Third, the (weak) Pareto principle allows another simple approach to distributive justice. If in allocation \(\mathcal {A}\) at least one person is better off and no one is worse off than in allocation \(\mathcal {A}'\), then \(\mathcal {A}\) Pareto-dominates \(\mathcal {A}'\) and \(\mathcal {A}\) should be preferred to \(\mathcal {A}'\). While this principle is compelling, it does not provide a complete ranking of all potential allocations, i.e. it does not compare losses of one individual with the gains of another. If these losses and gains are treated equally, this boils down to the simple efficiency ranking as, for example, proposed by Posner (1983). In the monetary allocations in our experiments, efficiency yields the same ranking of distributions as Harsanyi’s Harsanyi (1953), Harsanyi (1955) utilitarianism, as long as one assumes that utility is (close to) linear in the sums of money involved. Hence, to the extent that utility functions are linear over the stakes in our experiment, utilitarianism does not require separate attention in our set-up. Efficiency concerns have been shown to play an important role in settings with personal stakes in the distribution of money (Charness and Rabin 2002; Engelmann and Strobel 2004), but less is known in situations involving impartial spectators.

Finally, one can also obtain a (partial) ranking of allocations based on the maximization of the highest income. Admittedly, this maxi-max criterion seems like a rather theoretical possibility. The position of the most advantaged individual does receive some attention in liberal thought in the Rawlsian tradition, but then mostly as something that might be envied (Green 2013). The maxi-max criterion gives a complete and transitive ranking of the alternatives (Brafman and Tennenholtz 1997). We included this criterion to test the reliability of our data. If it had been chosen by a similar number of participants as the other criteria, this could have been a signal of random choices. As it turns out, maxi-max preferences are empirically irrelevant (\(n=14\)). We will therefore not discuss any empirical results relating to maxi-max preferences. For completeness, we will however display them in the figures and tables.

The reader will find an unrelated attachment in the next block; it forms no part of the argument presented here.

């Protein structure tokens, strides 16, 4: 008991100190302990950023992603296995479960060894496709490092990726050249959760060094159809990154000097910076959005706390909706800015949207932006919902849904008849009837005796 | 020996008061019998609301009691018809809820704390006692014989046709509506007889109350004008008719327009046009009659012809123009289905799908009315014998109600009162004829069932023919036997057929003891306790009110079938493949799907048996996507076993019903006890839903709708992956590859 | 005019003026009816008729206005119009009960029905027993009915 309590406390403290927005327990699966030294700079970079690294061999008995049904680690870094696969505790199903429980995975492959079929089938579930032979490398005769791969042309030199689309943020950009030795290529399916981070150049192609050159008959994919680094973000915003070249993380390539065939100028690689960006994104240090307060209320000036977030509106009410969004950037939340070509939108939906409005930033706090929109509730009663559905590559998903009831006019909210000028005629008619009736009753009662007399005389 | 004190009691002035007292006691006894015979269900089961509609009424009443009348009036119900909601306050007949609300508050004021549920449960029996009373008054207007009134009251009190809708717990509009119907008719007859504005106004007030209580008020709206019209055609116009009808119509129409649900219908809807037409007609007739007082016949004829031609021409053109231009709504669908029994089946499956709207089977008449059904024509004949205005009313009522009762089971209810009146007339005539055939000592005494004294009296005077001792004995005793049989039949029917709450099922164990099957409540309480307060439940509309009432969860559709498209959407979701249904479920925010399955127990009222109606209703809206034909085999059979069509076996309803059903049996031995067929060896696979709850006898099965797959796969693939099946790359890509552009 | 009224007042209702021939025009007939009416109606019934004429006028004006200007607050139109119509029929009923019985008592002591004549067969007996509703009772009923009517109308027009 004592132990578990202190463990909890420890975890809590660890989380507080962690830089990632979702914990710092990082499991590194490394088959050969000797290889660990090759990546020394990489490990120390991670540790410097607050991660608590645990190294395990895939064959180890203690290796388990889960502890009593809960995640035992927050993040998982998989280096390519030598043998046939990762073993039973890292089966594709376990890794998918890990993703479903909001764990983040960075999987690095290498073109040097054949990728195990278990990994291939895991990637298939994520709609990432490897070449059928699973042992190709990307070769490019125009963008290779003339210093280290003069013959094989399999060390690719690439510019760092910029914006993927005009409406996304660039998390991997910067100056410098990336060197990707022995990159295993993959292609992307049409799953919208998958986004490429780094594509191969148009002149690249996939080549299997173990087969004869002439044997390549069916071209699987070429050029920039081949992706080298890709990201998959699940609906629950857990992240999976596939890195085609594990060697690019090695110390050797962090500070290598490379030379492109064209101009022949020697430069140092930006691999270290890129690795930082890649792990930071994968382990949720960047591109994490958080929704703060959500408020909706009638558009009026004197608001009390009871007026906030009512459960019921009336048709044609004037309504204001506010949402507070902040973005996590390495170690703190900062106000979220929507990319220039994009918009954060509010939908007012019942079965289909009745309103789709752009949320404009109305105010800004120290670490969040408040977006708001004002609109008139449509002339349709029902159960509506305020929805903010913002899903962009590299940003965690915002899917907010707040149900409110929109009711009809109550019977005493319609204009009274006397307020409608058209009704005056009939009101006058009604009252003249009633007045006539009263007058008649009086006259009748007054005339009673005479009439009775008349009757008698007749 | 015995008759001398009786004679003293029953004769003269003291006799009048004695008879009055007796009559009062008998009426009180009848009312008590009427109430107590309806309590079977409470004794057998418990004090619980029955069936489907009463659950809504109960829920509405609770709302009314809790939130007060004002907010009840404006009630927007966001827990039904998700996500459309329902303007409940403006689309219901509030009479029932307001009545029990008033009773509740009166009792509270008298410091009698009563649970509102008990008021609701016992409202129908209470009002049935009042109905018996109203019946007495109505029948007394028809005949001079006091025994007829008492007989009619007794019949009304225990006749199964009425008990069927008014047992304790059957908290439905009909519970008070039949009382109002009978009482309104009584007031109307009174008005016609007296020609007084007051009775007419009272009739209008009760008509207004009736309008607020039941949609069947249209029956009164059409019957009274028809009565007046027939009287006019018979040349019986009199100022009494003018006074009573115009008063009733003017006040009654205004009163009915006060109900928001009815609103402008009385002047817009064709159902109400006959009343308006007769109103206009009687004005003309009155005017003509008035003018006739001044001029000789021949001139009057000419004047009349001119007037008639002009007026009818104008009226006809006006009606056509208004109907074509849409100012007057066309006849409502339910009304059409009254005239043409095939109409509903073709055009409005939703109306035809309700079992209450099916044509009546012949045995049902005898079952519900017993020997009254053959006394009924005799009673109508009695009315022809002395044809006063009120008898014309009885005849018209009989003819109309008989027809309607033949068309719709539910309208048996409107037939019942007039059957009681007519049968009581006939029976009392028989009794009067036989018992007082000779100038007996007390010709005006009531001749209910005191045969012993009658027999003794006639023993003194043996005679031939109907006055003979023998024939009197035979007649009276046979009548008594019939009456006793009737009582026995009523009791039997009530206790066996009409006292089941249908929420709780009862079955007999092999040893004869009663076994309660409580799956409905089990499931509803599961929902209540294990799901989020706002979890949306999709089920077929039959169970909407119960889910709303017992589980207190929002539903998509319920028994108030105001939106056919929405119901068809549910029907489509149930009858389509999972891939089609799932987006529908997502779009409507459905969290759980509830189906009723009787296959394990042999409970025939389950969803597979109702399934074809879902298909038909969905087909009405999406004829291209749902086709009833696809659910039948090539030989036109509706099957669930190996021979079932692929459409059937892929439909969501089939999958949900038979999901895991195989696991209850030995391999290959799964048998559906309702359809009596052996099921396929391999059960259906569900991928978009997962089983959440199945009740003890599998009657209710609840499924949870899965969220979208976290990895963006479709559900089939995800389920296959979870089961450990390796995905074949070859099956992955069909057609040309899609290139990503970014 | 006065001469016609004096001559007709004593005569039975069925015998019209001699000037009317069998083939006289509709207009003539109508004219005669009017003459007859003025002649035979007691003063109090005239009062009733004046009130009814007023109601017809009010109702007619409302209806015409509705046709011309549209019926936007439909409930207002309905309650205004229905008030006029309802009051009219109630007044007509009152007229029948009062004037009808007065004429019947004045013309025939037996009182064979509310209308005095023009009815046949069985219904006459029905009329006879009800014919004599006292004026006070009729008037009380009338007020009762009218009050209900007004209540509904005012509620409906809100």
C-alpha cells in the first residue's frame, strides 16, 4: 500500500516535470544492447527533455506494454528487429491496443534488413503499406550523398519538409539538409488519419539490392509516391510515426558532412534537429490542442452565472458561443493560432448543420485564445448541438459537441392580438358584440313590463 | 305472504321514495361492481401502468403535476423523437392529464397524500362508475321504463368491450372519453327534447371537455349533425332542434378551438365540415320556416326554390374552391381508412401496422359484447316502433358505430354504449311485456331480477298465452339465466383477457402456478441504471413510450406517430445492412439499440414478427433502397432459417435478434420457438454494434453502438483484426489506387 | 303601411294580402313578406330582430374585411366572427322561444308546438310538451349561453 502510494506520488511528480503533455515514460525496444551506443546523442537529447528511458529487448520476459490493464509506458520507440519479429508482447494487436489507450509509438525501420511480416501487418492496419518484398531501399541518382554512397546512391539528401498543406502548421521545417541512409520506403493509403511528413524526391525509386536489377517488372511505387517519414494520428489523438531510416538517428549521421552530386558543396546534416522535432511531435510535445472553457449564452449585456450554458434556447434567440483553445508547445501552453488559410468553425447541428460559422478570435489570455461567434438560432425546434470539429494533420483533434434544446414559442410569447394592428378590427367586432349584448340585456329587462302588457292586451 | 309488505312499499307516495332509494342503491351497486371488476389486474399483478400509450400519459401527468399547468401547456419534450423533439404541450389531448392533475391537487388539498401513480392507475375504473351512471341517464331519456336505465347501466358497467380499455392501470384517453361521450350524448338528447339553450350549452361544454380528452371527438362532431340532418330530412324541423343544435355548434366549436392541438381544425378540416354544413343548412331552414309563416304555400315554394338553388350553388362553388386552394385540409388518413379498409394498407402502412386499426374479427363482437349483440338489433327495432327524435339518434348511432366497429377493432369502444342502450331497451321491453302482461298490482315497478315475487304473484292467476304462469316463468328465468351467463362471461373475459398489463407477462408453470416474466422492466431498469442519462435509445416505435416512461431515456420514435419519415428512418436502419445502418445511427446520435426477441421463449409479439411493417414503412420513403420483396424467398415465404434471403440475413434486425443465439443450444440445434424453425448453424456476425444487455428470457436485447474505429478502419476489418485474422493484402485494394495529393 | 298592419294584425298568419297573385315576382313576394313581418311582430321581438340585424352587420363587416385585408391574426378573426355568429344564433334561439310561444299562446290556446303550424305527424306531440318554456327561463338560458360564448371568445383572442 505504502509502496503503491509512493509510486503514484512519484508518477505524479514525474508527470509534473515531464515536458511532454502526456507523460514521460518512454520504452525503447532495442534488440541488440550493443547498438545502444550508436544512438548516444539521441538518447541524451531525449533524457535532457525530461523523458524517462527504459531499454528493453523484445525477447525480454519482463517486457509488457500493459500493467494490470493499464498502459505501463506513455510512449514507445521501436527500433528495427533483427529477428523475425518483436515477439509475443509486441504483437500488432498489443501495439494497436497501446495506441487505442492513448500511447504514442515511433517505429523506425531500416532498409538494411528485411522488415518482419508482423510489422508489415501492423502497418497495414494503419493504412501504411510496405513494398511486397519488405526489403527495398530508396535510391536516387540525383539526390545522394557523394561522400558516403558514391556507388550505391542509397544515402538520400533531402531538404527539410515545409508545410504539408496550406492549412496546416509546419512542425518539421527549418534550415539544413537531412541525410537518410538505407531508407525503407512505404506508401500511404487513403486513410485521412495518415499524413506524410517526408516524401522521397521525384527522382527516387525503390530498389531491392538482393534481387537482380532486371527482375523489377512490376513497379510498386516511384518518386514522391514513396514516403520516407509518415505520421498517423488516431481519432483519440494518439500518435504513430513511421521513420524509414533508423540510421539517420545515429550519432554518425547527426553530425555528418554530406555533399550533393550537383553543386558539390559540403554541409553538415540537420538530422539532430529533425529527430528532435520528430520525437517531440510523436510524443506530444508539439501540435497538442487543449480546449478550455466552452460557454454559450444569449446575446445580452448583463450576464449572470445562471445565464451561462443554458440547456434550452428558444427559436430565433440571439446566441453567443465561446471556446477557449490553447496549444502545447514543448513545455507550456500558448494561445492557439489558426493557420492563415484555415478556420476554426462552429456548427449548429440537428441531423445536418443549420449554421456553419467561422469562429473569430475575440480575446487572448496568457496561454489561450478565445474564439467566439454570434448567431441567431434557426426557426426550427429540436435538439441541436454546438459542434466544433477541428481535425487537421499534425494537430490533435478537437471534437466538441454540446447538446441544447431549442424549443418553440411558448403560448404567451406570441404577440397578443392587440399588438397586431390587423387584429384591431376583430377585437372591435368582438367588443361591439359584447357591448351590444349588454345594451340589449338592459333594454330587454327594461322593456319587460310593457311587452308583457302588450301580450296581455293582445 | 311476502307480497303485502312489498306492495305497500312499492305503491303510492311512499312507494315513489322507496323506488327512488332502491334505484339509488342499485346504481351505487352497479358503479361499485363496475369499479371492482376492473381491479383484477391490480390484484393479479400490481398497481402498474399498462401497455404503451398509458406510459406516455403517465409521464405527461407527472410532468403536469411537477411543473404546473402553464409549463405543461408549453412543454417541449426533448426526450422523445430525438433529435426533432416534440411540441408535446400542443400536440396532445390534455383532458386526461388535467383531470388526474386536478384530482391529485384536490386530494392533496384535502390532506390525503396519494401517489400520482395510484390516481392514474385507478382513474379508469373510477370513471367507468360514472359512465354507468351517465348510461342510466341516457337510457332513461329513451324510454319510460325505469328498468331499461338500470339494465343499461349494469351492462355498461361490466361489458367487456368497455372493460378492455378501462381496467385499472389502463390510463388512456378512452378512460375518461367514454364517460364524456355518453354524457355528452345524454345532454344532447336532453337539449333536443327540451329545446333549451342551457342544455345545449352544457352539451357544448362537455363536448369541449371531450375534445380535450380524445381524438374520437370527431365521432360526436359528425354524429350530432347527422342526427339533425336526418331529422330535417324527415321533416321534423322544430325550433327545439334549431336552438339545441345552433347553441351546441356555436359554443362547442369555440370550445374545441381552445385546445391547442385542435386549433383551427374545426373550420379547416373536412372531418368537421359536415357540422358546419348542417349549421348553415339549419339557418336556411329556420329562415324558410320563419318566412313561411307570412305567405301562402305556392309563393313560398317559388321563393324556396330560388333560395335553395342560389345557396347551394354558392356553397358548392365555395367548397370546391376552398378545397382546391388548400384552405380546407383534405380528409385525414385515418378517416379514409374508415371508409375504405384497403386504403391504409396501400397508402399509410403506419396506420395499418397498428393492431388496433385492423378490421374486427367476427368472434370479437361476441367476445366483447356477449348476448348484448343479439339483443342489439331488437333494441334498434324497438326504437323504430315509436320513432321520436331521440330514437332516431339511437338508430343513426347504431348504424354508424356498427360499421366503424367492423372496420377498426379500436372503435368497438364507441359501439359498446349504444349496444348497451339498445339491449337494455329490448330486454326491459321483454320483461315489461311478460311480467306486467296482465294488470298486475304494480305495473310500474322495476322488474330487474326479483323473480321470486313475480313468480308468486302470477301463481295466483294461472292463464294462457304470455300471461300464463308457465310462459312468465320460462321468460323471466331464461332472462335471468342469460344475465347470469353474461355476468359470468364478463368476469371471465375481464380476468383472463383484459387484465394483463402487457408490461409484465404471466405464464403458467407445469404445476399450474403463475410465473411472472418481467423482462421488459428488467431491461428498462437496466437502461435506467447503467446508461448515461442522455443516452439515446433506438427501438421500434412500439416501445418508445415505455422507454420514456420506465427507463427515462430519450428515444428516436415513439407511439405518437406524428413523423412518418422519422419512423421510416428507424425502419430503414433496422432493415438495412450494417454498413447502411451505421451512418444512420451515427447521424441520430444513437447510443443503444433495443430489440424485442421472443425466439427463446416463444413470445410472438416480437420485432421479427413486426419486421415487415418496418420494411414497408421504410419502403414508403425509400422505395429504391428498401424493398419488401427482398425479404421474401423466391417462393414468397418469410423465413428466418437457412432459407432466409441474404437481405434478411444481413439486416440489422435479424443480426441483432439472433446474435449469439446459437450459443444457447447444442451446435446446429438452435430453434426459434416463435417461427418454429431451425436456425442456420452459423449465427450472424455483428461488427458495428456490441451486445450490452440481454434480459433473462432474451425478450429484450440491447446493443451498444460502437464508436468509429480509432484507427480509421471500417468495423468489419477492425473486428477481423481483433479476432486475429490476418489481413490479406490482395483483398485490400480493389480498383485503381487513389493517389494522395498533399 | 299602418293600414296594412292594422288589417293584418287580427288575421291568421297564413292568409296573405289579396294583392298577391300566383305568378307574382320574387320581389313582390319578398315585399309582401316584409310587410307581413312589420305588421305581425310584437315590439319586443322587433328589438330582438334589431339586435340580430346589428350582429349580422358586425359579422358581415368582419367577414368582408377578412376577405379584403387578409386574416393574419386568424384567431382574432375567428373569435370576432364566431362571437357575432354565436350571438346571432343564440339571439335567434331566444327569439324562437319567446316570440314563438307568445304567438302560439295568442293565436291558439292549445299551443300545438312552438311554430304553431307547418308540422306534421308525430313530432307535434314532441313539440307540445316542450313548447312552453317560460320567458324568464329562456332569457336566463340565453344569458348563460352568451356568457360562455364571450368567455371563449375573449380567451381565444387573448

3 Data

3.1 The German internet panel

Our experiment was part of wave 20 (November 2015) of the German Internet Panel (GIP). The GIP is maintained by the collaborative research center 884 “Political Economy of Reforms” at the University of Mannheim. The GIP is an well-established panel based on a probability-based sample of the German population between the ages of 16 and 75. Participants are recruited offline using face-to-face interviews, which precludes many of the potential data and subject issues common to online platforms. During recruitment, special care was taken to include people who generally do not have access to the internet (for example, by handing out tablets and computers).Footnote 6 A new wave is fielded every second month and all enrolled participants are invited to take part. Each wave consists of a series of questions from different research groups and takes around 20 min to answer, so that questions have to be relatively short.